The International System of Units, also known as the SI units (*Système International d’unités*) is a coherent system of units of measurement comprising seven **base** units and multiple further **derived** units. This content is one of the more obscure topics of the primary FRCA exam, however as with many things, remains highly examinable in both the written MCQ and OSCE/VIVA component.

Here on TeachMeAnaesthetics, we aim to cover the absolute key details of high yield exam topics, which can then be supplemented with further reading as needed.

In this short article, we will discuss the various SI units together with key definitions.

## The Base SI Units

Seven base units exist. These are the building blocks from which all other units of measurement may be derived. Each one of these seven base units has a definition which is based upon an unchangeable and fixed point of reference.

*For the interested reader please follow link for the 7 SI defining constants: https://www.bipm.org/en/measurement-units/si-defining-constants)*

Various acronyms exist which are designed to help memorise these units, the most common of which is **SMMACKK**.

**Seconds**, s (SI unit of time)**Moles**, mol (SI unit of amount of substance in a sample of matter)**Metres**, m (SI unit of distance)**Amperes**, A (SI unit of electrical current)**Candela**, cd (SI unit of luminous intensity)**Kelvin**, K (SI unit of temperature)**Kilogram**, kg (SI unit of mass)

### Definitions

Unfortunately, you may be expected to recall the following definitions of the base SI units. In certain books written prior to the update to these definitions in 2018, you may find different definitions.

Here are the most recent definitions:

- 1
**second**is the duration of a certain number of oscillations of a caesium-133 atom. - 1
**mole**is the amount of a substance which contains the same number of particles as 12g of carbon-12 (12g, or 0.012kg, is the molar mass of carbon-12) i.e. containing the same number of atoms as Avogadro’s constant. - 1
**metre**is the distance travelled by light in a vacuum in 1/(3 x 10^{8}) seconds. - 1
**ampere**is the flow of 1.60×10^{−19} times the elementary charge*e*per second. - 1
**candela**is the luminous intensity, in a given direction, of a source that emitting monochromatic light at a specific frequency. - 1
**Kelvin**is defined by taking the fixed numerical value of the Boltzmann constant (k) to be 1.380 649 ×10^{−23}when expressed in the unit J K^{−1}. (An easier definition is 1/273.16 of the temperature of the triple point of water) - 1
**kilogram**is defined by taking the fixed numerical value of the Planck constant*h*to be 6.626 070 15 x 10^{–34}when expressed in the unit J s, which is equal to kg m^{2}s^{–1}. (An easier definition is the mass of the prototype kilogram in Sèvres, France) (https://www.bipm.org/en/mass-metrology/ipk).

## The Derived SI Units

Derived SI units may be thought of as a composite of one or more **base units.**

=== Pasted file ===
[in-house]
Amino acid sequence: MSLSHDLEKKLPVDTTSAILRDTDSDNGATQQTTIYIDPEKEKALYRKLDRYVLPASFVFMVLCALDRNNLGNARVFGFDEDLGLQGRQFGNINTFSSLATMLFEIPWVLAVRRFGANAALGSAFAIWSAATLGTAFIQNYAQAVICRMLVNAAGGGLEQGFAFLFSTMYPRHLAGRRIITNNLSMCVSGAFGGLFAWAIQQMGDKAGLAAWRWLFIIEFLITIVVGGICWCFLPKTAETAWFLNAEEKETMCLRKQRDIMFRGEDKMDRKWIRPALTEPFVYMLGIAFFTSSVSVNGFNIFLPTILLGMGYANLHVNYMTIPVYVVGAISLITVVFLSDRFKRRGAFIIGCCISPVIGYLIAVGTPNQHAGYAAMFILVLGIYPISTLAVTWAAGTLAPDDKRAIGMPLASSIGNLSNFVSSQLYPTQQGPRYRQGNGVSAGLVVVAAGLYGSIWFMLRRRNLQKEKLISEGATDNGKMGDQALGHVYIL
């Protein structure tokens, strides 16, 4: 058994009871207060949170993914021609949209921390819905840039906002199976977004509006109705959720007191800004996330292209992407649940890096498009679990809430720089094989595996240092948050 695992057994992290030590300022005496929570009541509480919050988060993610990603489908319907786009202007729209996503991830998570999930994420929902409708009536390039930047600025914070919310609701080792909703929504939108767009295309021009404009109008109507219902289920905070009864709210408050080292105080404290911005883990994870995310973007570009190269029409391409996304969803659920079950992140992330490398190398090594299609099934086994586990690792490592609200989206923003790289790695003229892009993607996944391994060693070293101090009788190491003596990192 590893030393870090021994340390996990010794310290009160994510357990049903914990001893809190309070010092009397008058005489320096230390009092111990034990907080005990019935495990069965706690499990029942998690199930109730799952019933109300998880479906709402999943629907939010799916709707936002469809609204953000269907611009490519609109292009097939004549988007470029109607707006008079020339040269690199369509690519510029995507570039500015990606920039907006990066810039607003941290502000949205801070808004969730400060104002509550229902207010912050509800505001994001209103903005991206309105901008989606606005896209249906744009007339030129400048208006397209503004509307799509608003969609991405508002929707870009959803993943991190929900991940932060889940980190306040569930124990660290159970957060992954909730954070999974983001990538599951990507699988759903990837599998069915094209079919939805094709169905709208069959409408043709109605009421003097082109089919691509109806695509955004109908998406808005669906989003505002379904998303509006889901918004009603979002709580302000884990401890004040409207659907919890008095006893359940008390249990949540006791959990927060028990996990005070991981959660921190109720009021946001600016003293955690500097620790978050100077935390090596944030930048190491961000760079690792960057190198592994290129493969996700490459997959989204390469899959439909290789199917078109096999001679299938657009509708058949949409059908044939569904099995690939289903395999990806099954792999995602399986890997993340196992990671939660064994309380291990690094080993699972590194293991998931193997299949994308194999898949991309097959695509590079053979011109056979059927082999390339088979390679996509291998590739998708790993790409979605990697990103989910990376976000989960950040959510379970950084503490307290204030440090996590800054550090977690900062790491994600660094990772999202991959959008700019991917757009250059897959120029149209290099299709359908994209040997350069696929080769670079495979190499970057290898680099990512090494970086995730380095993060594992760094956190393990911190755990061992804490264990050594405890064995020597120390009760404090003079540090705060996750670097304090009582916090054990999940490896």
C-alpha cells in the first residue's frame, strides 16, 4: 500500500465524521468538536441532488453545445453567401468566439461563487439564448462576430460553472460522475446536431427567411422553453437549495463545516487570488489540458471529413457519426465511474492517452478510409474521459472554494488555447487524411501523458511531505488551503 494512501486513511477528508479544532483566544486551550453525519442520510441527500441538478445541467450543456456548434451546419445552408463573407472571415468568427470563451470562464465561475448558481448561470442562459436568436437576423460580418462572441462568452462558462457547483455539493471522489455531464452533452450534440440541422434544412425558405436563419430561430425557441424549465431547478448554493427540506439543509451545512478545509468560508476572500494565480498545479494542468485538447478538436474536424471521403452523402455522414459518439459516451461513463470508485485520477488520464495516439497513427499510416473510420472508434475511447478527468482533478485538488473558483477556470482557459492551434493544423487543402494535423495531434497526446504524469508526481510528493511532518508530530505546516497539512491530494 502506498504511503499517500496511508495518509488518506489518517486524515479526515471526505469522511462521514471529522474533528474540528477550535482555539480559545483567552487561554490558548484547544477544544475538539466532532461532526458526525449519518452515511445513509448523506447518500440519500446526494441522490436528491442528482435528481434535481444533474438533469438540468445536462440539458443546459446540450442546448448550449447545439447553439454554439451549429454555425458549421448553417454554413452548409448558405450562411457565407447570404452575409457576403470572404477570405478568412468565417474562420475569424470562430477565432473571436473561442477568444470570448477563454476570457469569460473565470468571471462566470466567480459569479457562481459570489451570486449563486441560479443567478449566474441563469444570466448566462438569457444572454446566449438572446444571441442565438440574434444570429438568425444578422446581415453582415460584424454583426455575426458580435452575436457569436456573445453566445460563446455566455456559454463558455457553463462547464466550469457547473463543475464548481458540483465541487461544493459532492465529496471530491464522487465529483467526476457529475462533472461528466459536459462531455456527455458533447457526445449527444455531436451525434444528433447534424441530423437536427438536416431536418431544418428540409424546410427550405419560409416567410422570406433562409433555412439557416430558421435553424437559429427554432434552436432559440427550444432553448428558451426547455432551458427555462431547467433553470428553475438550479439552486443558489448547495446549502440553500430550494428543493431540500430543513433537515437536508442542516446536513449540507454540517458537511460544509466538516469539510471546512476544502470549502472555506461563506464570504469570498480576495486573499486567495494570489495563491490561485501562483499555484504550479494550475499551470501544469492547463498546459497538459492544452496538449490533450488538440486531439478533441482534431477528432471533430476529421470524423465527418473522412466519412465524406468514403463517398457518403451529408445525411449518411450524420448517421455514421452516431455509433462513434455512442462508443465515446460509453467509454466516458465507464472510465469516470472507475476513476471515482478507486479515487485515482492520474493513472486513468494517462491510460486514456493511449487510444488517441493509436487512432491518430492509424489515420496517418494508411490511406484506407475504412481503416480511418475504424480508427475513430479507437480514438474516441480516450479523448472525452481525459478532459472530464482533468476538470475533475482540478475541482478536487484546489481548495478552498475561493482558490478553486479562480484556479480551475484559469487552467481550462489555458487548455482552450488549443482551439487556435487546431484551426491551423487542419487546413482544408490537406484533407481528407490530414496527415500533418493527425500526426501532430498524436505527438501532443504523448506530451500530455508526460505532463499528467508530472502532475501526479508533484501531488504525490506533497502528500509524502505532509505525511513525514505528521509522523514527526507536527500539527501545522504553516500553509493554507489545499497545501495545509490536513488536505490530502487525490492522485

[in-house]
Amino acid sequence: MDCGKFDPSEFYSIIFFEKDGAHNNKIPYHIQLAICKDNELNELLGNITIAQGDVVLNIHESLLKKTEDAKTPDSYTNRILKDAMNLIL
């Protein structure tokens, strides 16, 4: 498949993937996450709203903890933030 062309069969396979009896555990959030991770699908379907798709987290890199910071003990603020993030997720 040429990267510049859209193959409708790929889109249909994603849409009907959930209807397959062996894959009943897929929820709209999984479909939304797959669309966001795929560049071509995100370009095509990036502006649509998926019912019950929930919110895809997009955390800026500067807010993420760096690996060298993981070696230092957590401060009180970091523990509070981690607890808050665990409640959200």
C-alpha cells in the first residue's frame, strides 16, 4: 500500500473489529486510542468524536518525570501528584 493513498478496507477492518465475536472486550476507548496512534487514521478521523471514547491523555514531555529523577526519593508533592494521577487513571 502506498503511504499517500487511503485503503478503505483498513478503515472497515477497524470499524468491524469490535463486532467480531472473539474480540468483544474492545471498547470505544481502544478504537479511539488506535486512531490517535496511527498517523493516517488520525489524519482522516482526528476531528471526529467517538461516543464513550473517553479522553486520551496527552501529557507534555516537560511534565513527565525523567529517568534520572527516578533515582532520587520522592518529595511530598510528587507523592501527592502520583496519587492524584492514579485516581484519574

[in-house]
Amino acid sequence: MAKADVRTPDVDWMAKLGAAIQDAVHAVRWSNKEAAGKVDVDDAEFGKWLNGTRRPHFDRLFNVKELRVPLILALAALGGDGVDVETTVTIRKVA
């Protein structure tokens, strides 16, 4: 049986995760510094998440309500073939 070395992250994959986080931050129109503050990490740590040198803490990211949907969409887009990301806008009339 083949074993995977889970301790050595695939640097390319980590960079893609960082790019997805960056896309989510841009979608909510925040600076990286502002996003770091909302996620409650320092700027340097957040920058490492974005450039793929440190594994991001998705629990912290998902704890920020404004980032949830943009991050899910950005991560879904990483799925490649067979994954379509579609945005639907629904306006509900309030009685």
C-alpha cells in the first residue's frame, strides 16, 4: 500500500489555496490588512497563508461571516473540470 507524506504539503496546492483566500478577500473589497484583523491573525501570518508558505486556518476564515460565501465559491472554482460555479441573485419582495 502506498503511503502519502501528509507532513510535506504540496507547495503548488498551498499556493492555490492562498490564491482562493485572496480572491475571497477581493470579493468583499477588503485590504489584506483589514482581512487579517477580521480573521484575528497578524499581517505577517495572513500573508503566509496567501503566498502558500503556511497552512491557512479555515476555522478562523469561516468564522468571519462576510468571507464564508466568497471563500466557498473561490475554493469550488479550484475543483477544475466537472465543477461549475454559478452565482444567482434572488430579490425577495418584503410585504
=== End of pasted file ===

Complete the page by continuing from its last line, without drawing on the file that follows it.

The most simple example of a derived unit is area. Area is expressed as the product of two distances e.g. length x width and as such the **derived unit** of area is the square of the base unit for length i.e. m².

Some other common derived units are listed below:

Area | length x width | m² |

Volume | length x width x height | m³ |

Velocity | distance / time | m/s |

Density | mass / volume | kg/m³ |

Concentration | amount / volume | mol/m³ |

## The Eponymous/Named SI Units

Certain derived SI units are given special units. For example, the SI unit of force is the Newton, N.

An exam question may ask you to express this unit in terms of base units. To do this, it is necessary to know the relevant formula.

As an example, we know that **force** (N) = **mass** (kg) x **acceleration** (m/s²)

We can then see that in terms of units, N = kg x m/s².

Therefore 1 N = 1 kg.m/s².

Other named units include:

Measure of |
Unit |
Expressed in other units |
Expressed in base units |

Electrical charge | Coulomb (C) | – | A.s |

Pressure | Pascal (Pa) | N/m² | kg.m^{-1}.s^{-2} |

Energy | Joule (J) | N.m | kg.m².s^{-2} |

Work | Watt (W) | J/s | kg.m².s^{-3} |

Frequency | Hertz (Hz) | – | s^{-1} |

## Prefixes

Often the SI units are an inappropriate magnitude to describe a quantity. e.g. atmospheric pressure is approximately 101’000 Pa. As such we can use prefixes (multiples of base 10) to describe these more easily.

- Tera (T) = 10
^{12} - Giga (G) = 10
^{9} - Mega (M) = 10
^{6} - Kilo (k) = 10
^{3} - Hecto (h) = 10
^{2} - Deca (da) = 10
^{1} - Deci (d) = 10
^{-1} - Centi (c) = 10
^{-2} - Milli (m) = 10
^{-3} - Micro (μ) = 10
^{-6} - Nano (n) = 10
^{-9} - Pico (p) = 10
^{-12}

101,000 Pa is therefore better expressed as 101 kPa.

## Suggested Reading

Chapter 51. Standard International Units. The Primary FRCA structured oral examination Study Guide 1. 2nd edition. Wijayasiri and McCombe. 2016.

Section 1 – Mathematical Principles – The SI Units. Physics, Pharmacology and Physiology for Anaesthetists. Key Concepts for the FRCA. 2nd edition. Cross and Plunkett. 2014.

Website of the National Institute of Standards and Technology: https://www.bipm.org/en/measurement-units/si-base-units